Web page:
Once we were able to determine the customer’s true intent, it allowed us to educate them on the nature of their damages, potential safety issues (if any) and the loss in retail value as a result of the damages and the effect of less-than-adequate repairs. We even informed them of other important “need-to-know issues such as:
- Their safety
- Insurer underpayments
- Steering to insurer-friendly DRP shops
- Diminished value (restoration of value)
- Various types and sources of replacement parts
We explained the importance of obtaining full and proper
repairs to correctly restore the damaged vehicle, to the best of human ability, with proper parts and procedures. We asked questions to make them consider issues they might not be aware of such as airbag and seatbelt inspections. These were likely processes that other repairers and/or insurers had not addressed. This made us look better than others who didn’t seem to care about their family’s safety and economic well-being. We could then determine the likelihood of them seeking recovery for this substantial and collectible remaining economic loss.
Once we looked over the insurer’s or competitor’s estimate and pointed out numerous omissions and underpayments and the reasons for them, the prospective customer would often change their thinking and want to get full value for their loss. We referred to this as “getting their bucket full.”
We welcomed the opportunity to help them cash out, but for the correct amount we believed they were entitled. This began by informing them of the various types of parts and the various levels of repair quality the industry offers and how some repairers may attempt to write a low estimate to merely to seize the keys, which would only escalate once they had initiated repairs.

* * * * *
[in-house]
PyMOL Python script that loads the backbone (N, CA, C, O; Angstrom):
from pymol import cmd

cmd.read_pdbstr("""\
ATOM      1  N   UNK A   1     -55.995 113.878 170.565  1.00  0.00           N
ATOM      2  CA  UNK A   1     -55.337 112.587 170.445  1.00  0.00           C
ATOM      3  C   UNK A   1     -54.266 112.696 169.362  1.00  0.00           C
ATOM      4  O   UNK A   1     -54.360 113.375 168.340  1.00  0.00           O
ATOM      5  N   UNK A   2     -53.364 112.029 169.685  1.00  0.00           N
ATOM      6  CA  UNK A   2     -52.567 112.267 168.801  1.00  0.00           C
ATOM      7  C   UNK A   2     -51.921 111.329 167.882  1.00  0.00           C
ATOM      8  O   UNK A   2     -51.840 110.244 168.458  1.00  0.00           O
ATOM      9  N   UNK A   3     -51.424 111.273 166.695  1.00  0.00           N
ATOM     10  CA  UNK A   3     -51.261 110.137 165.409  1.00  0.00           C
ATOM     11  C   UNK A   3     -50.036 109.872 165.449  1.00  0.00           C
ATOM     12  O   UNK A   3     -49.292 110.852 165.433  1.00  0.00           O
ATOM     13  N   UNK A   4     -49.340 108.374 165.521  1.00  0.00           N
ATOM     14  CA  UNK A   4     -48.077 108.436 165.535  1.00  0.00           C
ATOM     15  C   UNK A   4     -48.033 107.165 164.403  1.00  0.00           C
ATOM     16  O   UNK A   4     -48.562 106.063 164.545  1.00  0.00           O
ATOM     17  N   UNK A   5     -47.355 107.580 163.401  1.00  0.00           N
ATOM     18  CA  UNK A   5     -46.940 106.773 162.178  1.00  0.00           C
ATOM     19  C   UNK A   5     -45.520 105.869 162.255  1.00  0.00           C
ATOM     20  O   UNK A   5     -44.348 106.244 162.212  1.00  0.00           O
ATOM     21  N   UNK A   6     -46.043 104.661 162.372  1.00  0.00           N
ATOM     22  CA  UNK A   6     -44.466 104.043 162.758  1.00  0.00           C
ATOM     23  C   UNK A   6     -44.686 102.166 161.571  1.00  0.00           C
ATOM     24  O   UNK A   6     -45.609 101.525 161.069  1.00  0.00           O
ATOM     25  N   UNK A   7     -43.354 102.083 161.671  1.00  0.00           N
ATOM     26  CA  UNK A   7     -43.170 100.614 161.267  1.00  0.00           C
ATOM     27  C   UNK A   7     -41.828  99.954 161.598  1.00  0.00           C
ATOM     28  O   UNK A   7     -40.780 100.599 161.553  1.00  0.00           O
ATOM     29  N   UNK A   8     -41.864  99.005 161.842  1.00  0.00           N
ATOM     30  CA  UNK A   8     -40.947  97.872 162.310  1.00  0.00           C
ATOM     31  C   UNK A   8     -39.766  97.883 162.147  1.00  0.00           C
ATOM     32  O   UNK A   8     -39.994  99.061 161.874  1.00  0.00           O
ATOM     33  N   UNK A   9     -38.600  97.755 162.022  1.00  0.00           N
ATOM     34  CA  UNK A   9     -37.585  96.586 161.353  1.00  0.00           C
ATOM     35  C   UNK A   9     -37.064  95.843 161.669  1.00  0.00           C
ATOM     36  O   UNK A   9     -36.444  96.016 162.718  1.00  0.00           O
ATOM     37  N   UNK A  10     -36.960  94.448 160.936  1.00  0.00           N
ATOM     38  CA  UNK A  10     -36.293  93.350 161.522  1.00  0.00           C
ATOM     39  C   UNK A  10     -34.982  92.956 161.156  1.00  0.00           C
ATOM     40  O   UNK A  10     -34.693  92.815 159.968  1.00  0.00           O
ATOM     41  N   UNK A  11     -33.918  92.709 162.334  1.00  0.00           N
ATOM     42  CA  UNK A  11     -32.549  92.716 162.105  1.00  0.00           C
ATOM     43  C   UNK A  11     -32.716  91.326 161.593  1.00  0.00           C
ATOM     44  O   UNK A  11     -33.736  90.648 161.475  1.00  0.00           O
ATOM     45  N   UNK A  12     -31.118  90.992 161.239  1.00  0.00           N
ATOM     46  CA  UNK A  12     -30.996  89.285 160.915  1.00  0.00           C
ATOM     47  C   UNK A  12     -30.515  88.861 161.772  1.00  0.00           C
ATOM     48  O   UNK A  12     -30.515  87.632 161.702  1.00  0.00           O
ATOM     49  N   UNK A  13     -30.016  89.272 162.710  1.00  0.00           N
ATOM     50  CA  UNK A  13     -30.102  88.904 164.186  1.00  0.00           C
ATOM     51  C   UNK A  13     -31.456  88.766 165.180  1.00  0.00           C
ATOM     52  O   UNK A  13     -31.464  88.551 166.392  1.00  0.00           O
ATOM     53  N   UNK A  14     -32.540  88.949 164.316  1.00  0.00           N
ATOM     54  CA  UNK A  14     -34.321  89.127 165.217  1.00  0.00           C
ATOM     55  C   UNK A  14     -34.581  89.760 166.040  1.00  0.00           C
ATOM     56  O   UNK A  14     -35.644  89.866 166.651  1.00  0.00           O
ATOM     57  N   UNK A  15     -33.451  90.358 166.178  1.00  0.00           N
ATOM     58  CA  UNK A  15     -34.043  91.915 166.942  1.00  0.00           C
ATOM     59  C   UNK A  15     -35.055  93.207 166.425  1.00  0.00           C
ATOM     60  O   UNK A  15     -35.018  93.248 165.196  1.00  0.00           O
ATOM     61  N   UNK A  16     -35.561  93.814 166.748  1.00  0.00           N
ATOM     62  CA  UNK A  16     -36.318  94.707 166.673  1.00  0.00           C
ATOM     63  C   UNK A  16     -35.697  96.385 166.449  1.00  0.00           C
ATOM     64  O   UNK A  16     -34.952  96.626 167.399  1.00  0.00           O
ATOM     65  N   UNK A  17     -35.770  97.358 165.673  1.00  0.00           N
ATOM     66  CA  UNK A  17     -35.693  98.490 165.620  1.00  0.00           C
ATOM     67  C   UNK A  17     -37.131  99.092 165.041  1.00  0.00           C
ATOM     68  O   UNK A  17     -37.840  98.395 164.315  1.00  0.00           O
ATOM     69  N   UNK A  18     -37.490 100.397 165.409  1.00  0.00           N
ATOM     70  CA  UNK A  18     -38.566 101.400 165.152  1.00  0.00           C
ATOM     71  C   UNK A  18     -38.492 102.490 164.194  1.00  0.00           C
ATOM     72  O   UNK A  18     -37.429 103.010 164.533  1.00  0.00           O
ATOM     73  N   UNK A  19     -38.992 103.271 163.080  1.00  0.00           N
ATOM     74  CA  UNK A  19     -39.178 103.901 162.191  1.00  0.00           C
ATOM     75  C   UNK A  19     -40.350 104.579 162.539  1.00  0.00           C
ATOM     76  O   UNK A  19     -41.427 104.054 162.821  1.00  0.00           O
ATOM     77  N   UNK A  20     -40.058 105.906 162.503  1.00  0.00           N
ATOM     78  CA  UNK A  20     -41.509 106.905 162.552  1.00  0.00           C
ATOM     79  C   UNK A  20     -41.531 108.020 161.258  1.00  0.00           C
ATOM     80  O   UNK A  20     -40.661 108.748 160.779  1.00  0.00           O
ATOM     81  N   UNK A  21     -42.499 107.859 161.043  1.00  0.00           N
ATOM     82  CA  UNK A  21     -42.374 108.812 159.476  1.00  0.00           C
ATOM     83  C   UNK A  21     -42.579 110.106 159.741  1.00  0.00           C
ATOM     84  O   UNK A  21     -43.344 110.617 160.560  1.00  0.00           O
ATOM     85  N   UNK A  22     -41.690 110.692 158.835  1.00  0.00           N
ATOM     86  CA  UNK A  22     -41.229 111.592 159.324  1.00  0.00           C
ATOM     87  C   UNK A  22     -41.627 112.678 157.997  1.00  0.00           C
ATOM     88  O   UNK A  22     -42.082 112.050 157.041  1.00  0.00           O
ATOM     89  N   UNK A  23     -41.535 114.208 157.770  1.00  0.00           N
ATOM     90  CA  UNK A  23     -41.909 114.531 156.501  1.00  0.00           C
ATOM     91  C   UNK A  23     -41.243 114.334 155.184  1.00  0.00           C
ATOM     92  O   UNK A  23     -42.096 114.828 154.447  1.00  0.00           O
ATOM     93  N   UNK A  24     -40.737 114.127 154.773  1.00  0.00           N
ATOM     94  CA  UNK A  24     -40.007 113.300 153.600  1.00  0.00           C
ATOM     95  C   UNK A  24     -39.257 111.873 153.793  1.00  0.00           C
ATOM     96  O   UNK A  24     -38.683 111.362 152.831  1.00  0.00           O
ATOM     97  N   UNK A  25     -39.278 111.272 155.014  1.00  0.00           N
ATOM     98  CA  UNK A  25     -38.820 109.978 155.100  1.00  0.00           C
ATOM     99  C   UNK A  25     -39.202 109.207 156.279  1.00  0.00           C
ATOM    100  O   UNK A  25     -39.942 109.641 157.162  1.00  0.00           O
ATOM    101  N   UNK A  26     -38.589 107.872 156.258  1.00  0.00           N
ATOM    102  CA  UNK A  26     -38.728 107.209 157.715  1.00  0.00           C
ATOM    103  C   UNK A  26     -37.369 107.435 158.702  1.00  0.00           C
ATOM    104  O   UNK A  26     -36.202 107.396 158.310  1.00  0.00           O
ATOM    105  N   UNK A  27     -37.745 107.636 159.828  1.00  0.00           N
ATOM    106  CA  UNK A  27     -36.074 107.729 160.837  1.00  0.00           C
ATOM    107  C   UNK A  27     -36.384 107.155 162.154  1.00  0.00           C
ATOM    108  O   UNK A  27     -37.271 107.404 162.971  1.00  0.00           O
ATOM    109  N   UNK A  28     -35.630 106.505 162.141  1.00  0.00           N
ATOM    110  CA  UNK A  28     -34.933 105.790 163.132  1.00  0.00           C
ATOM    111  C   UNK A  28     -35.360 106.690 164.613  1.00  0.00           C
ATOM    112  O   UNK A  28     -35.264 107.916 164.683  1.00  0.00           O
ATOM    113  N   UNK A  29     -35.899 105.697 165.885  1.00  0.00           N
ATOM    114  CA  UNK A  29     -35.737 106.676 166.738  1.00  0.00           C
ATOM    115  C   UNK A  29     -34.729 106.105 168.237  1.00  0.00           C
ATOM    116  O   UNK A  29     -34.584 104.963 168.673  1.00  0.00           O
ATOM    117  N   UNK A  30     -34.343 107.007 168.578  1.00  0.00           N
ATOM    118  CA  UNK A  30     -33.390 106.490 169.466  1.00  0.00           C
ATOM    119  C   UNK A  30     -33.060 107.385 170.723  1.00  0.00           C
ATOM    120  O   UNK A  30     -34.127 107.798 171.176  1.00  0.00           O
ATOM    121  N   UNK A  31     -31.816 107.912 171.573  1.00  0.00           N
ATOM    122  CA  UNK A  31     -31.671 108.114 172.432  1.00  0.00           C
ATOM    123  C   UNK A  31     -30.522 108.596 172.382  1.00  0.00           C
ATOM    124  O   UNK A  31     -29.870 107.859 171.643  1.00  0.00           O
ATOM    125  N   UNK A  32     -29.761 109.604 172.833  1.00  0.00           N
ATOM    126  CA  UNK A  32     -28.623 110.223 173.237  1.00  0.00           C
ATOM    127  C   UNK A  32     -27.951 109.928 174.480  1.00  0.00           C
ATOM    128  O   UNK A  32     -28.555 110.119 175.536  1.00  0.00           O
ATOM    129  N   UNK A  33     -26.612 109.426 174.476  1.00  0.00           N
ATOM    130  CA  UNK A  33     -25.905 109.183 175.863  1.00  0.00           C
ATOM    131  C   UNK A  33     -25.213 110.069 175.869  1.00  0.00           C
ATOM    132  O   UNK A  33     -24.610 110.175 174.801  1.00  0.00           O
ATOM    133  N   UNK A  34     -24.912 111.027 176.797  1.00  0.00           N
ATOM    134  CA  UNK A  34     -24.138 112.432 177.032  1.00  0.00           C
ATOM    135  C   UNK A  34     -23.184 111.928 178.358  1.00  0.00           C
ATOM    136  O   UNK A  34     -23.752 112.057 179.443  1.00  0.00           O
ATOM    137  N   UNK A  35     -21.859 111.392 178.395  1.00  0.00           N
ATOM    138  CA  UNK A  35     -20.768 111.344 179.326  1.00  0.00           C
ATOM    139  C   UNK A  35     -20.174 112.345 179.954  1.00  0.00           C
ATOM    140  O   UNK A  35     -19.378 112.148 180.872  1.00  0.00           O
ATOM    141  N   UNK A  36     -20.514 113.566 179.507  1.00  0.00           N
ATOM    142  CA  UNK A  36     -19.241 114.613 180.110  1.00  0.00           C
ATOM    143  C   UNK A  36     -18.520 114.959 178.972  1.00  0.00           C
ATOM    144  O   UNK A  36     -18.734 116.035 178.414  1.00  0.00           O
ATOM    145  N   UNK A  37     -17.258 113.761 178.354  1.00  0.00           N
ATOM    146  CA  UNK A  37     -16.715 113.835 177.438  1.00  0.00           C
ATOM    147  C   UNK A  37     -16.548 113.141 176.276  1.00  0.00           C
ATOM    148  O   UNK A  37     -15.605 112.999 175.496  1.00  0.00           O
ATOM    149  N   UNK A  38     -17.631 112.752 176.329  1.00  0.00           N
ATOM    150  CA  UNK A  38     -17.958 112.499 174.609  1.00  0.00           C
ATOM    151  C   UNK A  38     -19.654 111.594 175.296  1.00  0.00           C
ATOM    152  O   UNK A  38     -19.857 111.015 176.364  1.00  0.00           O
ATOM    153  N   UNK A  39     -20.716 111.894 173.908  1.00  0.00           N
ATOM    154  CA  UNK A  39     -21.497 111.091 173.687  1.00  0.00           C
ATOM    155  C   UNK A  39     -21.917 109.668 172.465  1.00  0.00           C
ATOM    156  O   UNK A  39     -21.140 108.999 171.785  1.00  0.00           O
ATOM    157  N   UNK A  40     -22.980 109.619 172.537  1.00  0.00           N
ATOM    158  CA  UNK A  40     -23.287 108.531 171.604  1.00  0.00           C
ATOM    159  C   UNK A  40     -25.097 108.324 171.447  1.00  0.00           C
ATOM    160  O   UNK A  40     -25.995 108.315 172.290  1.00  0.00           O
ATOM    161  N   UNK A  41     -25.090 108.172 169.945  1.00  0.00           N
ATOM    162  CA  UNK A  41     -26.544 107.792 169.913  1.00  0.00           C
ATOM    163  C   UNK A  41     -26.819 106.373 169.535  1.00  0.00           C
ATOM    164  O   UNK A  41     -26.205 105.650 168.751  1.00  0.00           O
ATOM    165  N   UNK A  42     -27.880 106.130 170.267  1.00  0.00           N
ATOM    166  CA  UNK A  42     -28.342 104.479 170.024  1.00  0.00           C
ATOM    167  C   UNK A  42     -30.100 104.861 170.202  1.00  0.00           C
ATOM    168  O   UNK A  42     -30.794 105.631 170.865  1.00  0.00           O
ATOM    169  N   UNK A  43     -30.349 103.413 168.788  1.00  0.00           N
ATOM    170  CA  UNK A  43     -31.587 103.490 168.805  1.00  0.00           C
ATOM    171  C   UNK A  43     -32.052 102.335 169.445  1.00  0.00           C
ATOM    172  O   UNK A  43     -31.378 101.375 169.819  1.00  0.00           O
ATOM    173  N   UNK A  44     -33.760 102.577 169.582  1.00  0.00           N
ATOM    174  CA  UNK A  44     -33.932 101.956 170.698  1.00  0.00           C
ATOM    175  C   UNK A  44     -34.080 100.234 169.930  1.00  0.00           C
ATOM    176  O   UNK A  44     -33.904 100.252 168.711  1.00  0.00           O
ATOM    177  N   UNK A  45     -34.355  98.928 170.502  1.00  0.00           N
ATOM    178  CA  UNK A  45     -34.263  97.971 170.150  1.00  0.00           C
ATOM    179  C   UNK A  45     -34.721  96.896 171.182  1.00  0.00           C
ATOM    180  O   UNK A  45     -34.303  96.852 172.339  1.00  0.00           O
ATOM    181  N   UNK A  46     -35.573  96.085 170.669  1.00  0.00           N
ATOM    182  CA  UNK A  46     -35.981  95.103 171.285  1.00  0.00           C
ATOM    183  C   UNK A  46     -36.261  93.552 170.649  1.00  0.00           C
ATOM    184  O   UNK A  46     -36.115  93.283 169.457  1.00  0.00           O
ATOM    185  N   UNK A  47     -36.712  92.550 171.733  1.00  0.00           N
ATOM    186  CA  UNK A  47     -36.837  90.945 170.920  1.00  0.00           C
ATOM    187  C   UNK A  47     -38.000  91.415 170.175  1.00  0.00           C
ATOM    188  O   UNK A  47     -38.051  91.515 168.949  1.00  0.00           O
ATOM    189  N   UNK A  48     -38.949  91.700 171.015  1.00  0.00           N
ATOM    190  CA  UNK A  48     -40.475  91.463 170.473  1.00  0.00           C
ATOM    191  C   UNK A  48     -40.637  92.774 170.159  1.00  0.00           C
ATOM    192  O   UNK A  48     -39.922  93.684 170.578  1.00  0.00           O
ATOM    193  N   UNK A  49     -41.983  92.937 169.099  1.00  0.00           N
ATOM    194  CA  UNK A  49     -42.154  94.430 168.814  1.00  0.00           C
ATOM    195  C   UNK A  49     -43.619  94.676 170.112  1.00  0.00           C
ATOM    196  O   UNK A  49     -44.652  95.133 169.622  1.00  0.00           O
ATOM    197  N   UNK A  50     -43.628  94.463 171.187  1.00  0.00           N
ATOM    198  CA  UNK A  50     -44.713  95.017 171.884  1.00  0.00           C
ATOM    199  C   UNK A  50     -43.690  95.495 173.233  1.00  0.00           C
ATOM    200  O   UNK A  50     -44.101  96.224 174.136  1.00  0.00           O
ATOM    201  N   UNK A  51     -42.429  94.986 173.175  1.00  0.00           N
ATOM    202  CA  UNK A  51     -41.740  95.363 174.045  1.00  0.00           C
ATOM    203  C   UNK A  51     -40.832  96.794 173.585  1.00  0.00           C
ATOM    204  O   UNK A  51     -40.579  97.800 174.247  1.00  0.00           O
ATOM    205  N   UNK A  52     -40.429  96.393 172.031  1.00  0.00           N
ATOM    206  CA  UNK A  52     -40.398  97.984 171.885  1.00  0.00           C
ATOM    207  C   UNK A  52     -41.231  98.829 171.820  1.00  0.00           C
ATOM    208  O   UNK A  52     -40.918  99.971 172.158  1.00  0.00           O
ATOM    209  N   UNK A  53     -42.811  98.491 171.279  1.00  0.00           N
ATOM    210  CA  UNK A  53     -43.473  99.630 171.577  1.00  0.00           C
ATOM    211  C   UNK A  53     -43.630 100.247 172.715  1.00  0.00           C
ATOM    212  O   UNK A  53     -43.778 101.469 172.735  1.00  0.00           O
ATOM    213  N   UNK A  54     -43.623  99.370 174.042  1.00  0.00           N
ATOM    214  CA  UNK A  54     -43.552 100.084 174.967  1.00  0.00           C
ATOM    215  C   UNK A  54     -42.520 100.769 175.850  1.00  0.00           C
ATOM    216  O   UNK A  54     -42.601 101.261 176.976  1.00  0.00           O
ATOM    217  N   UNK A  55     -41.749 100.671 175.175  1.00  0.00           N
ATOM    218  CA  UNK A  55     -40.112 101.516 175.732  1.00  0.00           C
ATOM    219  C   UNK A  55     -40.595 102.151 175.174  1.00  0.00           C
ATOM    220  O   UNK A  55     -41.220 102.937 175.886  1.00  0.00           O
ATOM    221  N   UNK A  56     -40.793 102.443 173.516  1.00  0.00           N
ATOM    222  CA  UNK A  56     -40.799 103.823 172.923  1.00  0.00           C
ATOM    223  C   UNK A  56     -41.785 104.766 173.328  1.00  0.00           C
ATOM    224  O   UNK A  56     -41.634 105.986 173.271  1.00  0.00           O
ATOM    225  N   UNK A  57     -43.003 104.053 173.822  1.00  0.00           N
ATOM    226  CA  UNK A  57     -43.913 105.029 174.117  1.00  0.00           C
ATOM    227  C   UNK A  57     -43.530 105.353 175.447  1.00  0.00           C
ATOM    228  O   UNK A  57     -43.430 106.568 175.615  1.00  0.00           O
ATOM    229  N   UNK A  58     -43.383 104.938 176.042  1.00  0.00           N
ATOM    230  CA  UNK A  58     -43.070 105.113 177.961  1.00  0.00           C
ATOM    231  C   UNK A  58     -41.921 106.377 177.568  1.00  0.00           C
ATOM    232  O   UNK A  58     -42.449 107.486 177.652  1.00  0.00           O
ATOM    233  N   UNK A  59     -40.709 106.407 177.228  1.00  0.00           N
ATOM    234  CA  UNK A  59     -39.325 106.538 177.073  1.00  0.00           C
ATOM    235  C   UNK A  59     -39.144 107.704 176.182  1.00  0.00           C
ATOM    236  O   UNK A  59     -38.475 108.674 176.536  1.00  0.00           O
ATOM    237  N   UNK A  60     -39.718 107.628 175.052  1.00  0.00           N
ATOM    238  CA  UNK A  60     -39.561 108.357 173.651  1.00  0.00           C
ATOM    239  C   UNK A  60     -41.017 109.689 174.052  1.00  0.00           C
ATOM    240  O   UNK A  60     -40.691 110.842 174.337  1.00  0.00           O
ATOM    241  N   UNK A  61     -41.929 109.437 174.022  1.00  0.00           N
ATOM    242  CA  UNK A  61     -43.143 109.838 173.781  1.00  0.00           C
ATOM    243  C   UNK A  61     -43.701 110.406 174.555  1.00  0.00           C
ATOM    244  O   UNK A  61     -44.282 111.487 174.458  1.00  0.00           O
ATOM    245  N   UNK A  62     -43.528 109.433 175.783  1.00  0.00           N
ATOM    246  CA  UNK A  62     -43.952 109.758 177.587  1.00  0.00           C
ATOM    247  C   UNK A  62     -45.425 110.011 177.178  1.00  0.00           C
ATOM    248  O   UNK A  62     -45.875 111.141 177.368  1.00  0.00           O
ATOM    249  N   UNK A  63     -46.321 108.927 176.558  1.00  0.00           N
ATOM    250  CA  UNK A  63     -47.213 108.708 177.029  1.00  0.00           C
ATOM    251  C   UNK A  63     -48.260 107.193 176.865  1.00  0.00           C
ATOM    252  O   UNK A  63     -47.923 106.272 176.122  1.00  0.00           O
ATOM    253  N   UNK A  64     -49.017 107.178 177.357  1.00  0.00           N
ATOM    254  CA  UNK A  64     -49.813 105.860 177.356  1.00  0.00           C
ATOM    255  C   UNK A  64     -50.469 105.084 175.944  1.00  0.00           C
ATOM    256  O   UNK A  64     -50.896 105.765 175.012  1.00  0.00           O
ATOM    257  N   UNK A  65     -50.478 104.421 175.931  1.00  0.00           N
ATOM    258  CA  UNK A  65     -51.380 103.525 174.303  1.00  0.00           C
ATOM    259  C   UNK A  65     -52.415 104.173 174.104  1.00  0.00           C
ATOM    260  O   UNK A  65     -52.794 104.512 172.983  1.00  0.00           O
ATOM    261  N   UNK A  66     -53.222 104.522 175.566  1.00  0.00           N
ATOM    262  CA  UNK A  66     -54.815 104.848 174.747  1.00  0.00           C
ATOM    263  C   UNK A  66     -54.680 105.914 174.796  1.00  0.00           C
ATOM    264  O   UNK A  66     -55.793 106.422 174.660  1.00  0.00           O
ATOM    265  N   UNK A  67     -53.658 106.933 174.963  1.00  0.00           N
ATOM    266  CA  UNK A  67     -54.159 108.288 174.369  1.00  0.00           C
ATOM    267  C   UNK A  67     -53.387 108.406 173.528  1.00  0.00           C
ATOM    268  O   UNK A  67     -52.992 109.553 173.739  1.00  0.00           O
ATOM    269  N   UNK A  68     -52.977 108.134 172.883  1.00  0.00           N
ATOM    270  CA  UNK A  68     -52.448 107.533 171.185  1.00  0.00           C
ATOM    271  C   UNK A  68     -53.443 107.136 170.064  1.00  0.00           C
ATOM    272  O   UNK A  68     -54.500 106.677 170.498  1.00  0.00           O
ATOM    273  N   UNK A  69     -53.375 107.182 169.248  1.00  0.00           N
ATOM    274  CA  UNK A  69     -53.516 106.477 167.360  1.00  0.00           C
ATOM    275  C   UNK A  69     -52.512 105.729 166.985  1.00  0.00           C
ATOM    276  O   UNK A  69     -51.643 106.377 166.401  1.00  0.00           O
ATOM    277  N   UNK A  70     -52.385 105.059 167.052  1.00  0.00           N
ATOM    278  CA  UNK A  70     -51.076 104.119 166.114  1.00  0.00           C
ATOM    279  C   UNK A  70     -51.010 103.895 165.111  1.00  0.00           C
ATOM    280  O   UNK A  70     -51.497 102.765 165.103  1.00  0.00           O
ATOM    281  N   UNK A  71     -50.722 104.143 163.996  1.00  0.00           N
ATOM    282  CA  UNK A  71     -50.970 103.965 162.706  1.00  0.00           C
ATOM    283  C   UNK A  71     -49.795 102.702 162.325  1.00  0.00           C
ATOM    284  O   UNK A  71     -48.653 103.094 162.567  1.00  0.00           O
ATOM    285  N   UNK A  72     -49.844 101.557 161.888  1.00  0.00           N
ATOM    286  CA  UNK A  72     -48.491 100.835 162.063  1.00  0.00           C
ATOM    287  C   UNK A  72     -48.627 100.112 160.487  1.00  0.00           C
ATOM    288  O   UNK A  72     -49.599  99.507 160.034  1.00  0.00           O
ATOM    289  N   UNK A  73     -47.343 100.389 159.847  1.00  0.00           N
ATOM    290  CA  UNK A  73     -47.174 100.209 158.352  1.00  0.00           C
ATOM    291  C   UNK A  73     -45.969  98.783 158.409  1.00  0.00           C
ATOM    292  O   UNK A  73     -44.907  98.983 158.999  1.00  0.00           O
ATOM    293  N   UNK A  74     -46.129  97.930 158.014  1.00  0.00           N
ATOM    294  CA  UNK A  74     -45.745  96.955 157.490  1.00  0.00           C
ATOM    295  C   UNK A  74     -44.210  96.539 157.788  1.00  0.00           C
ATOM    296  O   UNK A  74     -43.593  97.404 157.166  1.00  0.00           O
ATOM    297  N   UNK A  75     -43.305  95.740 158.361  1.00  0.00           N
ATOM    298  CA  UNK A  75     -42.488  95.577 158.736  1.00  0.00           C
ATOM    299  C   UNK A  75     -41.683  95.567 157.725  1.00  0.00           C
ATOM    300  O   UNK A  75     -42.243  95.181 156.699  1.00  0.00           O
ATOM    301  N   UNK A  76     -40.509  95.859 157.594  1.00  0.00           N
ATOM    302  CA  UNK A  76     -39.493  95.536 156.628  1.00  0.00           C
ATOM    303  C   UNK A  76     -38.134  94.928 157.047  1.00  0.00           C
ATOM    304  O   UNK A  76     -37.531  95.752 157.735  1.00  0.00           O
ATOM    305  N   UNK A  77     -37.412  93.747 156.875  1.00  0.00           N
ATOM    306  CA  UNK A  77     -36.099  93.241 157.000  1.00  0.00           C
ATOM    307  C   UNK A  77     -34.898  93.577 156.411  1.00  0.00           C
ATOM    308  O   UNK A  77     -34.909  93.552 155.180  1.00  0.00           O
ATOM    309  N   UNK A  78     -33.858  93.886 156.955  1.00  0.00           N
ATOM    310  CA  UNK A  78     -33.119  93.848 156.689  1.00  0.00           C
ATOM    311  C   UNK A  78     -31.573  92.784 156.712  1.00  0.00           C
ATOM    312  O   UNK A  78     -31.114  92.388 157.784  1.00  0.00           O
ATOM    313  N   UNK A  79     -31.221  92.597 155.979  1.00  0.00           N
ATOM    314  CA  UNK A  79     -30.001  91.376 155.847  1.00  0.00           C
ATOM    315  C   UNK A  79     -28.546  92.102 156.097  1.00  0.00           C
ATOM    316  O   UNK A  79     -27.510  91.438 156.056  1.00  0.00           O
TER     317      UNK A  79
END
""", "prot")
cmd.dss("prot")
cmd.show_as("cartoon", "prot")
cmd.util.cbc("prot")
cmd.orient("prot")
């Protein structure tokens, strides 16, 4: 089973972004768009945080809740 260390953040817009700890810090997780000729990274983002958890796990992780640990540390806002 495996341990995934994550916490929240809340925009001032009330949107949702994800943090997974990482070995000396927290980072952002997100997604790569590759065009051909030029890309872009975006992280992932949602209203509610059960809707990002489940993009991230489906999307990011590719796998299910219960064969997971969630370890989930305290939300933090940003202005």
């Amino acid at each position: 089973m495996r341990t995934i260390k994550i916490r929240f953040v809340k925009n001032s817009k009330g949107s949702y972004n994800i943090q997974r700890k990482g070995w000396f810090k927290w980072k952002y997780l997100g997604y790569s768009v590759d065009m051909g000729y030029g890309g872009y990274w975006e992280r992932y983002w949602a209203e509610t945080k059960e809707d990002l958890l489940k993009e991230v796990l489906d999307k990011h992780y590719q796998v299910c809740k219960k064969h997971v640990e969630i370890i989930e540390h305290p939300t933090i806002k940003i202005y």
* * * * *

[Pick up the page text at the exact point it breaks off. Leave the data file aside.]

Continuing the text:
We explained that this is why they had no need for several estimates…just one good one from a reputable company who would not work for the insurer but work for them!
Educating a consumer to enable them to protect their economic and personal well-being was our first step in earning their trust and confidence. The next step was getting them to engage our services in preparing a thorough and exhaustive assessment of the damages and an accurate, detailed repair blueprint – which we charged them for, with the understanding that if they decided later to have us perform the repair, we would credit back to them the entire cost of the estimate.
Our written professional and expert opinion (repair plan) cost $75 plus 3% of the total estimated amount. We earned thousands of dollars from hundreds of appreciative customers for providing them an accurate and thorough assessment of their damages and the true cost to repair. In some instances, they were able to recover our fees from the insurer.
Furthermore, in many instances, when customers discovered the true nature and cost of the damages, safety issues, reduction in value and the insurer’s attempt to lowball them, they opted to have us perform their repair rather than cash out. We not only earned their trust, we earned their business and their referrals… for life!
This is a service you may wish to add to your service menu as well. After all, many repairers spend their days merely writing estimates. Why not make this a profit center that gives you the opportunity to educate the members of your community and show them how you’re different than your competitors?
Due to the way most body shops conduct the estimating process, the opportunities to impress your prospects with top-level service are endless. When engaging in a proper sales technique, you will find that your closing ratio (sales) will go up, while the time you invest in writing estimates will go down, your production will improve, and you, your customers and insurers will avoid costly delays and aggravation.
The industry is changing, and we need to change with it!